I just added the below caption to the Alto Trombone Timeline. This addition brings the total number of 19th century trade catalogs that clearly label the alto trombone an E-flat instrument to 22 (see here). What is the historical significance? This is yet another piece of evidence that runs counter to what some historians have asserted about the alto trombone: 1) That alto trombone was not used (or was rarely used) in the mid-to-late 19th century, and 2) that the alto trombone was just a tenor trombone in B-flat with a smaller mouthpiece. This new piece of evidence is not conclusive by itself; rather, it is part of a large body of evidence (e.g., see the rest of the Alto Timeline, which includes more than 100 primary sources, plus Alto Trombone in 19th Century Trade Catalogs, Alto in Treatises, and Extant Altos). See also this noteworthy recently-published letter by Johannes Brahms from the year 1859, wherein Brahms advocates very strongly for a “genuine little alto trombone.”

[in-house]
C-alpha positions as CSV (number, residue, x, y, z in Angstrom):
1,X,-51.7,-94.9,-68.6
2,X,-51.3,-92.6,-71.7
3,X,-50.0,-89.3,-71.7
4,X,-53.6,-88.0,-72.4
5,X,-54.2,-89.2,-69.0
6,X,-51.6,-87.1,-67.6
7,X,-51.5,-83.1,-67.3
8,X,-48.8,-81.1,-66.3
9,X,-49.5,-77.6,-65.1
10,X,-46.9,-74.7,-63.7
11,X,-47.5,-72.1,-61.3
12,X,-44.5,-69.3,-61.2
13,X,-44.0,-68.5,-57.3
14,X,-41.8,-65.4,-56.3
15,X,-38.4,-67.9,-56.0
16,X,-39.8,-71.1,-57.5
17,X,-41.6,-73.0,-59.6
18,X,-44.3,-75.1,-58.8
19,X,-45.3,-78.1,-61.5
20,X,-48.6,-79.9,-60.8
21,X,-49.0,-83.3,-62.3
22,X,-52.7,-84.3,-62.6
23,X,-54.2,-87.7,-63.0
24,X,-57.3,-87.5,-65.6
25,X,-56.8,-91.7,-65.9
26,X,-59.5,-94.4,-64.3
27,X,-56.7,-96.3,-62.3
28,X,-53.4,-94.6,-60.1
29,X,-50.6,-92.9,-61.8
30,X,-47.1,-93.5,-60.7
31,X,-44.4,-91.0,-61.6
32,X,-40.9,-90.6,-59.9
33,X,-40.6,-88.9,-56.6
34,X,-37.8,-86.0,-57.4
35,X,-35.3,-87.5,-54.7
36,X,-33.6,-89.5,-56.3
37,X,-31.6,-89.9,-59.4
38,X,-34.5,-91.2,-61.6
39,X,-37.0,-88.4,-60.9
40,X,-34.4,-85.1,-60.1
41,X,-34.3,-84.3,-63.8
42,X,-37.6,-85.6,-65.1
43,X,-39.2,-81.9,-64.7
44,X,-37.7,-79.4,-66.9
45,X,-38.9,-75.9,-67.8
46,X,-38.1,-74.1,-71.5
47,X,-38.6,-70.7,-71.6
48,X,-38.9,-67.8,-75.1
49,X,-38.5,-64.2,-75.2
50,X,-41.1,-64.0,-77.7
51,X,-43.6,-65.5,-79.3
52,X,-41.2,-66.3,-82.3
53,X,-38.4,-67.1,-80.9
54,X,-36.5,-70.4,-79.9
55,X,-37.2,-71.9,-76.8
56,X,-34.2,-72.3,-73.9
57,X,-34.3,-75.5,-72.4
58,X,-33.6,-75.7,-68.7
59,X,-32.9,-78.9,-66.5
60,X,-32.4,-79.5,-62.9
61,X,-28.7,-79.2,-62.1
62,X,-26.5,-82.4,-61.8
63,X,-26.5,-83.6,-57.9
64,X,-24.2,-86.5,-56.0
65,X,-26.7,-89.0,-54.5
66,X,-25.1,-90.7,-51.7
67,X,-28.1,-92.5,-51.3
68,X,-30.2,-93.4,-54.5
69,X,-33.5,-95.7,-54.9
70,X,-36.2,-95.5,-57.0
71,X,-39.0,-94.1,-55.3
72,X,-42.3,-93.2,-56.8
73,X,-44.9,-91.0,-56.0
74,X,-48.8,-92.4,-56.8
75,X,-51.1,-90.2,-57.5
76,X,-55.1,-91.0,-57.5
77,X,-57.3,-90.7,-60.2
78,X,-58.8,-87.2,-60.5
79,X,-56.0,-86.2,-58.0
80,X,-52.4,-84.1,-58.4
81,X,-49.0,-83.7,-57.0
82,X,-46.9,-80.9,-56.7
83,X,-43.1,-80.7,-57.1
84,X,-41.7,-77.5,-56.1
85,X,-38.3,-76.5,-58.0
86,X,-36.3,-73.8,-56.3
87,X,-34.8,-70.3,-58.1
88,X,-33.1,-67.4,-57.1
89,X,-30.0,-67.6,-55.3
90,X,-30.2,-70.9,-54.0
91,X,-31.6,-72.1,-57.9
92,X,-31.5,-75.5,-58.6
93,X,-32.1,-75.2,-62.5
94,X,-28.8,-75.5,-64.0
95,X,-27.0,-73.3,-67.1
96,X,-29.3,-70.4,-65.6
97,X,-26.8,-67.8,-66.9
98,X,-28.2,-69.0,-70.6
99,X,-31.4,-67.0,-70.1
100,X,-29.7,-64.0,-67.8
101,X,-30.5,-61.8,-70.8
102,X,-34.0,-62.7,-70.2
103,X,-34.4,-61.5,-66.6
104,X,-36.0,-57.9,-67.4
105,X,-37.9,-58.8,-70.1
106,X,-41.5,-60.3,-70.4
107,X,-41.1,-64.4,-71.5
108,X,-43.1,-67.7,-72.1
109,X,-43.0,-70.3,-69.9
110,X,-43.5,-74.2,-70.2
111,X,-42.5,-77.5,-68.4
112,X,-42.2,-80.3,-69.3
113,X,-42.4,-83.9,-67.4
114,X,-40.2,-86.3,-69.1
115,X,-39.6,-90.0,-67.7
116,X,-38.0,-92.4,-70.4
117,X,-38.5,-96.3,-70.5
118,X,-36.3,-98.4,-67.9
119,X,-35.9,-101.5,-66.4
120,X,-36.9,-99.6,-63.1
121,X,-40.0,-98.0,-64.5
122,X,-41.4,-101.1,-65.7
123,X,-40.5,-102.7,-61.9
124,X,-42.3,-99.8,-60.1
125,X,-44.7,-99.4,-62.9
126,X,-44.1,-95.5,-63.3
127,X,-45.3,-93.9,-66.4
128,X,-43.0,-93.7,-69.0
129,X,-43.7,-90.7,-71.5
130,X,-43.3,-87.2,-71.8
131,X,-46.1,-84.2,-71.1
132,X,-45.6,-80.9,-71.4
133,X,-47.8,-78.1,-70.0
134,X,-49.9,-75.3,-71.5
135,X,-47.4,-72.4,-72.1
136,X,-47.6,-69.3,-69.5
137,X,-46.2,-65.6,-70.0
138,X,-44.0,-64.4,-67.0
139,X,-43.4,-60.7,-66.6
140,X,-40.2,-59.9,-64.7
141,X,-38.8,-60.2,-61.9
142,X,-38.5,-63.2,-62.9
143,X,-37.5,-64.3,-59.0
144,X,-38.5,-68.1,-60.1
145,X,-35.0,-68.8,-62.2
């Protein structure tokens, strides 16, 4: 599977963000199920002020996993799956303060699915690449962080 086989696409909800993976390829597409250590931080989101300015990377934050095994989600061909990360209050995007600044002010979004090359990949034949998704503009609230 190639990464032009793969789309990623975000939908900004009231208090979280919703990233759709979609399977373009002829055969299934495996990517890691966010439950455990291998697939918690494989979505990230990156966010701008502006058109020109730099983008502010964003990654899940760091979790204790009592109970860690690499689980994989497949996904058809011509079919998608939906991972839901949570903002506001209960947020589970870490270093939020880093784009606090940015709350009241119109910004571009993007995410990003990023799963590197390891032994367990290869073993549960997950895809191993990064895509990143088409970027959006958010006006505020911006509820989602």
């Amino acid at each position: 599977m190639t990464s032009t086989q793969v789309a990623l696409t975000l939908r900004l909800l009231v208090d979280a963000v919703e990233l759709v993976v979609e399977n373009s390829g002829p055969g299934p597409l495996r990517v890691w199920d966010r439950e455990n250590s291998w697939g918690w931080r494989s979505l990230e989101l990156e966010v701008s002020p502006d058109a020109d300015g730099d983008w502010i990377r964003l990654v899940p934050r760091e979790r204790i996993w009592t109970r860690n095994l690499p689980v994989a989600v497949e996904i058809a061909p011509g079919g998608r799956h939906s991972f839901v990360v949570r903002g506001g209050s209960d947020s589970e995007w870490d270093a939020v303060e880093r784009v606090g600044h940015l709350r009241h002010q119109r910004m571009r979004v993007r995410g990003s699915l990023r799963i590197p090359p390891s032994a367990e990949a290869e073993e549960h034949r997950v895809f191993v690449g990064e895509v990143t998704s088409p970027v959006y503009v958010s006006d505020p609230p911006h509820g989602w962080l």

1884—Boston, Massachusetts: John C. Haynes & Co. publishes its Illustrated Catalogue of Musical Instruments. Included among the trombone holdings is an alto trombone, specified as an E-flat instrument (see below image; public domain) (Haynes 1884, p. 43).